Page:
• One in five foreign multinationals (almost 3 thousand firms) in the Netherlands were US-owned in 2021, followed by German control (almost 2.4 thousand firms). In 2021, the US was also the largest foreign employer in the Dutch business economy with approximately 250,000 employees.
  • In 2021, MNEs were responsible for 78% of goods imports and 83% of goods exports. In service imports and exports, 91% of the value was accounted for by MNEs.

Dutch multinationals abroad

  • Dutch multinationals have the most subsidiaries in Germany and that number increased from 2018 to 2019.
  • The manufacturing and agricultural sectors have the largest share of vertical investments in relative terms, in contrast to the trade and services sectors, where the share of vertical investments is significantly smaller.
  • Of the firms that invest horizontally, a relatively large proportion are non-exporters. Manufacturers, where investing and exporting seem to go hand-in-hand, form an exception.

Chapter 6: Dutch earnings from exports

Contribution of exports to GDP

  • The Netherlands exported €711bn worth of goods and services in 2021: 14% more than in 2020 and 5.9% more than in 2019. Exports of domestically produced goods were 8.7% higher than in 2019 and re-exports 14.7%. However, exports of services had not yet recovered from the coronavirus pandemic and were 10.3% lower in 2021 than in 2019.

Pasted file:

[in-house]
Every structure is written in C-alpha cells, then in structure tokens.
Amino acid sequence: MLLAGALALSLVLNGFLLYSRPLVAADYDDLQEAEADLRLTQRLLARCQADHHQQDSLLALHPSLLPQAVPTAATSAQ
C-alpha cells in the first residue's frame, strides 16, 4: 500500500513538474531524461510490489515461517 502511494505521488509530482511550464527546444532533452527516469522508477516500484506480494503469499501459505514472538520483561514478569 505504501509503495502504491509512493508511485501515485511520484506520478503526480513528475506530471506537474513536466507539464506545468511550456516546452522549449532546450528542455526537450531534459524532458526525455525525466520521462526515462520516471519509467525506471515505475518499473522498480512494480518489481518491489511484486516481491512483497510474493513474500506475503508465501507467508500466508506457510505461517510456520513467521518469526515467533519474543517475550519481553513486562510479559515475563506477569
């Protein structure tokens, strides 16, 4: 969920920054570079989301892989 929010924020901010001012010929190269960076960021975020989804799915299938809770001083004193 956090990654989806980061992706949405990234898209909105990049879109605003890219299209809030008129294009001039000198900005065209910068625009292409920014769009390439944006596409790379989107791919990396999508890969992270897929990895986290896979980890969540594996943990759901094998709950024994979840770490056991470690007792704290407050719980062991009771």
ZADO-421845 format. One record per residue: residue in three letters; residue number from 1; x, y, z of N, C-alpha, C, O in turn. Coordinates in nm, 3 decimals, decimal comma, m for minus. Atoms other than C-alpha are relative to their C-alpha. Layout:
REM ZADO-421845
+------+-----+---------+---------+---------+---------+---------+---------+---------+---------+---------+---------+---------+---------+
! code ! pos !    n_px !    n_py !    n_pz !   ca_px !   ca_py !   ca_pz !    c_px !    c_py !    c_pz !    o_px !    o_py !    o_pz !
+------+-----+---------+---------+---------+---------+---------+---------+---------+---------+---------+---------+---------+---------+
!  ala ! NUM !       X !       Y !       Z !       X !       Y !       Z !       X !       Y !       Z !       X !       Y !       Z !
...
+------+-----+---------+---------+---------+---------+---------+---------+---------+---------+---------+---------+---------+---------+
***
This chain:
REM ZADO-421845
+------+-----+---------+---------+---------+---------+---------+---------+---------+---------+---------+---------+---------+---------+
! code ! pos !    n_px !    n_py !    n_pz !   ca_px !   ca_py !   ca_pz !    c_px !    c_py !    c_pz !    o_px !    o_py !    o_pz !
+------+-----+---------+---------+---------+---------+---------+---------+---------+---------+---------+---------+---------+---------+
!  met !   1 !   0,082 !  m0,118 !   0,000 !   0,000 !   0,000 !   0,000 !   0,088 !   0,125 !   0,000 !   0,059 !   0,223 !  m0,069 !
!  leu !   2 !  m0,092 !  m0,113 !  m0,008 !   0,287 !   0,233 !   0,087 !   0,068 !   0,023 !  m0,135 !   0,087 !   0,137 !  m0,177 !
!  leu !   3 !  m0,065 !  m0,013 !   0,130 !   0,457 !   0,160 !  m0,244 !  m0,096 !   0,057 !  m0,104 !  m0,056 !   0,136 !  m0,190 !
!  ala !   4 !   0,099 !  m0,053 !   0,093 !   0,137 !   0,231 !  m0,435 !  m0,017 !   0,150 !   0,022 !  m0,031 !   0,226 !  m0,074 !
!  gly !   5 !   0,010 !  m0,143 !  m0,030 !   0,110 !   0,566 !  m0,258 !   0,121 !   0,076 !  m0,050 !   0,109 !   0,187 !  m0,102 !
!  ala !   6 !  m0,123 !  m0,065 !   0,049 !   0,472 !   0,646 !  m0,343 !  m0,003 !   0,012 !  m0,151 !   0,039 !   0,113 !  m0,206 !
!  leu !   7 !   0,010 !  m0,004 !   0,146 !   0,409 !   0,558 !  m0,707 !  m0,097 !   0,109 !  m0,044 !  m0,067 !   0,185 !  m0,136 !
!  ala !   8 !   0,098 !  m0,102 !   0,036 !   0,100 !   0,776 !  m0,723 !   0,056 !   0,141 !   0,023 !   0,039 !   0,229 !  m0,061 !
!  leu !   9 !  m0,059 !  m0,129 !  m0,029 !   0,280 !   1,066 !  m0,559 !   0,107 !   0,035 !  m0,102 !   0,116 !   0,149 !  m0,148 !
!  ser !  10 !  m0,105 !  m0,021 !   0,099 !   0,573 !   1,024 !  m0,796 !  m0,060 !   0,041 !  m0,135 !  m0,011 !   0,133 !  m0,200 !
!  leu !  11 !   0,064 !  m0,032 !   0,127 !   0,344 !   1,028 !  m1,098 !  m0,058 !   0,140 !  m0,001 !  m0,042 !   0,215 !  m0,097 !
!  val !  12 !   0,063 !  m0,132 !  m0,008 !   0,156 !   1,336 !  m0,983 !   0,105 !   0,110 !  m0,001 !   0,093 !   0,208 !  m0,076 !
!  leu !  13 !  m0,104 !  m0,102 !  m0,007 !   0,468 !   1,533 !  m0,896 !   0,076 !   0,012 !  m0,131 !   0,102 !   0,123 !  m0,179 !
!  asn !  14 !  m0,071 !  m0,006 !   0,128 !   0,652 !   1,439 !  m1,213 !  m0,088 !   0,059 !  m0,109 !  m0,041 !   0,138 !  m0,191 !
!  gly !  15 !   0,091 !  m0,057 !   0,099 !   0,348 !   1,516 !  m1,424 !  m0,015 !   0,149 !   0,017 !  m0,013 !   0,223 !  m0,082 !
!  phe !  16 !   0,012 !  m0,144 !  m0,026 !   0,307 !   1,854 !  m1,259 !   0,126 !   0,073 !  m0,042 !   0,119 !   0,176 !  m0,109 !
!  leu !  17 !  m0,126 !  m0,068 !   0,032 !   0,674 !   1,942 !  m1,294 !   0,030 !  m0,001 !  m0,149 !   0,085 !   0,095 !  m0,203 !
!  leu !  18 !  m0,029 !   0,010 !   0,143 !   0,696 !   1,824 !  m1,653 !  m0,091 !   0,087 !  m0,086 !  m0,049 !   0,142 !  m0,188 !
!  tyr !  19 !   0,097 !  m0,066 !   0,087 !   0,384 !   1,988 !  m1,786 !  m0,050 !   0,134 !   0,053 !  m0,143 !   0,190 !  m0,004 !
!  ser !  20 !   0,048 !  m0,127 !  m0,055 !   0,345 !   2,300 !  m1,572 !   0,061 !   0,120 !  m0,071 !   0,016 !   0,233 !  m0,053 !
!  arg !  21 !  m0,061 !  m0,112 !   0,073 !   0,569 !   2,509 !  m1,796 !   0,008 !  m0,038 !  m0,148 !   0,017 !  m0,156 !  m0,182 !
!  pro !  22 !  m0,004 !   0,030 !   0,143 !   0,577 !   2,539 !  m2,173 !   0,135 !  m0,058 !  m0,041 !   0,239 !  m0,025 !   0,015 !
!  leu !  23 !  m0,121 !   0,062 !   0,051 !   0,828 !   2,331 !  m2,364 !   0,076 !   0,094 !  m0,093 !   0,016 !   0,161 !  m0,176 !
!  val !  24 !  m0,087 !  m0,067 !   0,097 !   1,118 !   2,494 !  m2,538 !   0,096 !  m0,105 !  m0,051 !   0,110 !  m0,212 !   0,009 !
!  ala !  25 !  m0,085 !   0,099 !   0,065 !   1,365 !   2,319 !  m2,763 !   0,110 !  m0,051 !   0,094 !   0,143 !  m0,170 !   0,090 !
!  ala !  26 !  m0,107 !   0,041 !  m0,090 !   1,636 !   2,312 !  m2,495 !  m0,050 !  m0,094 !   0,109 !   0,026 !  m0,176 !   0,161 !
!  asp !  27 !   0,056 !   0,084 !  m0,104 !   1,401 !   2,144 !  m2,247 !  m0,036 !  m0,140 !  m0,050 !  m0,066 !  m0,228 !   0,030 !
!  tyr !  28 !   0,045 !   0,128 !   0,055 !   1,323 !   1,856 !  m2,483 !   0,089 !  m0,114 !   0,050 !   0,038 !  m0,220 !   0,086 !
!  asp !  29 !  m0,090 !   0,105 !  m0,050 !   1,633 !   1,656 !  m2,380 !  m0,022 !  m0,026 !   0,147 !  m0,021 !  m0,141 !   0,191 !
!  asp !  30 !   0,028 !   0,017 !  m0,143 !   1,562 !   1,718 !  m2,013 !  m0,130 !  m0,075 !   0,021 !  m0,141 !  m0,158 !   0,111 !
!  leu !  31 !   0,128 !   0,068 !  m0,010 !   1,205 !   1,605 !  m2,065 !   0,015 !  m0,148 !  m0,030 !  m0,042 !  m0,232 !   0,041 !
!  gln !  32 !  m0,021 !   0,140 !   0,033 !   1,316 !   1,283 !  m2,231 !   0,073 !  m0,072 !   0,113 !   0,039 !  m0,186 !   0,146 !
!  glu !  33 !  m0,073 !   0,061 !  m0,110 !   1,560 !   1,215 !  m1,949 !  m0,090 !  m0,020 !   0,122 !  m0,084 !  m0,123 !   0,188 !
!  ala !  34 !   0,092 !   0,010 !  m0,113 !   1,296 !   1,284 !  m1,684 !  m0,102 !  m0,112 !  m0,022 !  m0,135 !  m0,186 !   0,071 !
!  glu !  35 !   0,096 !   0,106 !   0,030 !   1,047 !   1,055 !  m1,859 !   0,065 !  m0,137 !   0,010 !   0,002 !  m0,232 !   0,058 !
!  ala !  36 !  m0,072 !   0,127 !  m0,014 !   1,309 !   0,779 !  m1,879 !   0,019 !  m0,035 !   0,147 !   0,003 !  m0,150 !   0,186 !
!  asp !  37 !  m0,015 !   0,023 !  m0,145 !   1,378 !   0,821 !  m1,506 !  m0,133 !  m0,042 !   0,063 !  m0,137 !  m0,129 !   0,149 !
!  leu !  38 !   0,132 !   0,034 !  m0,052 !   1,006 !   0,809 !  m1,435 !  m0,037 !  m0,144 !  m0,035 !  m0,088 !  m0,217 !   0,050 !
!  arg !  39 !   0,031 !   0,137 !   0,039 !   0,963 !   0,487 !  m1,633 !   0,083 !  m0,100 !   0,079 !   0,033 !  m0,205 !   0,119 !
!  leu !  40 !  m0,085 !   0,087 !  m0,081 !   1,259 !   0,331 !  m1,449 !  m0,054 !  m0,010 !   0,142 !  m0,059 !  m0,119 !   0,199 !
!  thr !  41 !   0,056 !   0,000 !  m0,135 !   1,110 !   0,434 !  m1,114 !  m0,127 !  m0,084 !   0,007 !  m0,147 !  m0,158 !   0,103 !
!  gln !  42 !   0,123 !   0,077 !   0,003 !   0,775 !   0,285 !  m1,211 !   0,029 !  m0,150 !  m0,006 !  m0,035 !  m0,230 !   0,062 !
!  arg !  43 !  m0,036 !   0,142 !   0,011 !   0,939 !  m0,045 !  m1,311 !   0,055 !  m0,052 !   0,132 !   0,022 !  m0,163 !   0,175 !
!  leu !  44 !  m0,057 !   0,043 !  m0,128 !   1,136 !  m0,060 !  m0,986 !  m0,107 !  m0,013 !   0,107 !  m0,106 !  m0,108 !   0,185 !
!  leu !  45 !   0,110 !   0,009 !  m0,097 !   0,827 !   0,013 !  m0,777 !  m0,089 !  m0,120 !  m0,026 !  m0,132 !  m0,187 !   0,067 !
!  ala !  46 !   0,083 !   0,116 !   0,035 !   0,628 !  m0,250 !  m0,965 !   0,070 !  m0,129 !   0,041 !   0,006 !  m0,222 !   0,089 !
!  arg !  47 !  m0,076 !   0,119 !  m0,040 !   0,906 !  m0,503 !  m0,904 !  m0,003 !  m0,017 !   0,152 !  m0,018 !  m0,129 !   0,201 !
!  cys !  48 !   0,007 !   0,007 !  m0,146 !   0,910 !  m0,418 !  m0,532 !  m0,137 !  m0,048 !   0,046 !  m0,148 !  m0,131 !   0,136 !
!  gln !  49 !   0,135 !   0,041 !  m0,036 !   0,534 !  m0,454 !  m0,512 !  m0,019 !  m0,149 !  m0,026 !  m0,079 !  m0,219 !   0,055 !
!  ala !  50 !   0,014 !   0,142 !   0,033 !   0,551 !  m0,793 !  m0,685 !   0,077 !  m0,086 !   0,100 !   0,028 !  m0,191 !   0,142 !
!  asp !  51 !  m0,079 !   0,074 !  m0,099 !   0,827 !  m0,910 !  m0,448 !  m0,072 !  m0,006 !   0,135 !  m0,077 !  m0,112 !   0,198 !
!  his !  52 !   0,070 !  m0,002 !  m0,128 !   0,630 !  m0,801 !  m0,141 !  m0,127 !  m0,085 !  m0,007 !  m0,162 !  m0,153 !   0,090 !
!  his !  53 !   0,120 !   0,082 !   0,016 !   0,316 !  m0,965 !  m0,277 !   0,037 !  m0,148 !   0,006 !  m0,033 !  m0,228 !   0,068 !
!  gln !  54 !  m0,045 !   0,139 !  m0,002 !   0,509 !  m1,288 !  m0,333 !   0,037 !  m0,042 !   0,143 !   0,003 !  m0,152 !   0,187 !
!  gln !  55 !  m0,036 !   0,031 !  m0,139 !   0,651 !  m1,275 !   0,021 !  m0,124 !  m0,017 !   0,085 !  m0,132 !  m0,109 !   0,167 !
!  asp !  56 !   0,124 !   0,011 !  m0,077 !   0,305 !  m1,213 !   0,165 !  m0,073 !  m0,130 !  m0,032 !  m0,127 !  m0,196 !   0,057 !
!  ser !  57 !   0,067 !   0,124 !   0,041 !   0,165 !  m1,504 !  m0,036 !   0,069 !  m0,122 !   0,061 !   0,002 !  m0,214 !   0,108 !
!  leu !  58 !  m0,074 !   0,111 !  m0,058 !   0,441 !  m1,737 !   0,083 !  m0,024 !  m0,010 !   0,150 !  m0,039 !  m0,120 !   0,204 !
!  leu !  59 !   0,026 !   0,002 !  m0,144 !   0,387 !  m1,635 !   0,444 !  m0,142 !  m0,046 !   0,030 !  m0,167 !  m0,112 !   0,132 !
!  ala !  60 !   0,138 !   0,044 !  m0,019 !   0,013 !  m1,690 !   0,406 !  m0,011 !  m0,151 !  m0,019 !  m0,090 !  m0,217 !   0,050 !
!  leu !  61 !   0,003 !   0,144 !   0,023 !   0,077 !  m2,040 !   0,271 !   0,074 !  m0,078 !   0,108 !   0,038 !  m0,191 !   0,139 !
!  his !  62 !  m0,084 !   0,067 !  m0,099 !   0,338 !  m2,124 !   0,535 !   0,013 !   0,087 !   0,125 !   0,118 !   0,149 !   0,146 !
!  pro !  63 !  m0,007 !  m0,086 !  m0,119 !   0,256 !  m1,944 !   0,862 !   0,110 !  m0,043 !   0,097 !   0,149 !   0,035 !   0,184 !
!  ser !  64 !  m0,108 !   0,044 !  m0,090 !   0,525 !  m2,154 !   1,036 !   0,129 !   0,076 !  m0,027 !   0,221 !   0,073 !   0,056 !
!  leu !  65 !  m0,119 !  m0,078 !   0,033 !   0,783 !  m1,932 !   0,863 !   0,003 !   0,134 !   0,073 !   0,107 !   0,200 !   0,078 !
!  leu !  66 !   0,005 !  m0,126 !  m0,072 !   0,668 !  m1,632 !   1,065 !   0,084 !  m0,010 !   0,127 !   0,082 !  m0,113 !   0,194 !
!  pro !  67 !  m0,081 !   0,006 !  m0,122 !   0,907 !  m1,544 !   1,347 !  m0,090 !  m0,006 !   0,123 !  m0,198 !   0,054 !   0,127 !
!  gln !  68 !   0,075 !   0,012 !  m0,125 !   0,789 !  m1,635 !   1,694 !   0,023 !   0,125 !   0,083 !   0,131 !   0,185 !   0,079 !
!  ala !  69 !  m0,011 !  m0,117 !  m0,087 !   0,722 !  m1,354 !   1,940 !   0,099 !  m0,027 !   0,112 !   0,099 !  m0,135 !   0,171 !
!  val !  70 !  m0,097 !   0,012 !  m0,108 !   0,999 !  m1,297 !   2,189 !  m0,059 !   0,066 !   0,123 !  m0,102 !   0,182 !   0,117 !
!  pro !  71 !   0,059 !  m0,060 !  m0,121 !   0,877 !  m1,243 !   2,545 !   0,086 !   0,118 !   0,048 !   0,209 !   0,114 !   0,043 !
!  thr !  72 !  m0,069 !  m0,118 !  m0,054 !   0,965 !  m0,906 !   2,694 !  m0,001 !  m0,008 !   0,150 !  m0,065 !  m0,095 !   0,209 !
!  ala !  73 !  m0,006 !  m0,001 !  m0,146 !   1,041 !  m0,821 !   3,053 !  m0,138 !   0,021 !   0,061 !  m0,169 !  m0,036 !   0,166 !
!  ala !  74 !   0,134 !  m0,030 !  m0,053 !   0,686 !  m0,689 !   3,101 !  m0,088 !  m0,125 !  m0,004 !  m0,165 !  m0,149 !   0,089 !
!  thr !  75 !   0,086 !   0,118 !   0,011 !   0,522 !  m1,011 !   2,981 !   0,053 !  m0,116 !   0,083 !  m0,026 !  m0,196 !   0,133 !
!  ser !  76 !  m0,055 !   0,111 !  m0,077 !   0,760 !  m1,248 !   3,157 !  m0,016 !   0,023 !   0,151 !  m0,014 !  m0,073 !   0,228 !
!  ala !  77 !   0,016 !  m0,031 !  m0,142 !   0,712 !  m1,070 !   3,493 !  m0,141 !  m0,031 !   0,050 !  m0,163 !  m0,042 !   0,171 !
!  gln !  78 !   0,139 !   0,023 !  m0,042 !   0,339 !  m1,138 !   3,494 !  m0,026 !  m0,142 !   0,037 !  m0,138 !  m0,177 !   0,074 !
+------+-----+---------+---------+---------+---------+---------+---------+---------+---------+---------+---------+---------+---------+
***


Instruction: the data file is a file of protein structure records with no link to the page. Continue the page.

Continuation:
• Domestic exports yielded almost €138bn, re-exports almost €36bn and service exports more than €106bn. In 2021, export earnings averaged 39 cents per euro: with 55 eurocents per euro in domestic exports, 65 eurocents in service exports and 12 eurocents in re-exports.
  • Total export earnings (€279bn) accounted for 32.6% of GDP in 2021. That share is smaller than in 2019, because the domestic components of GDP grew faster than export earnings.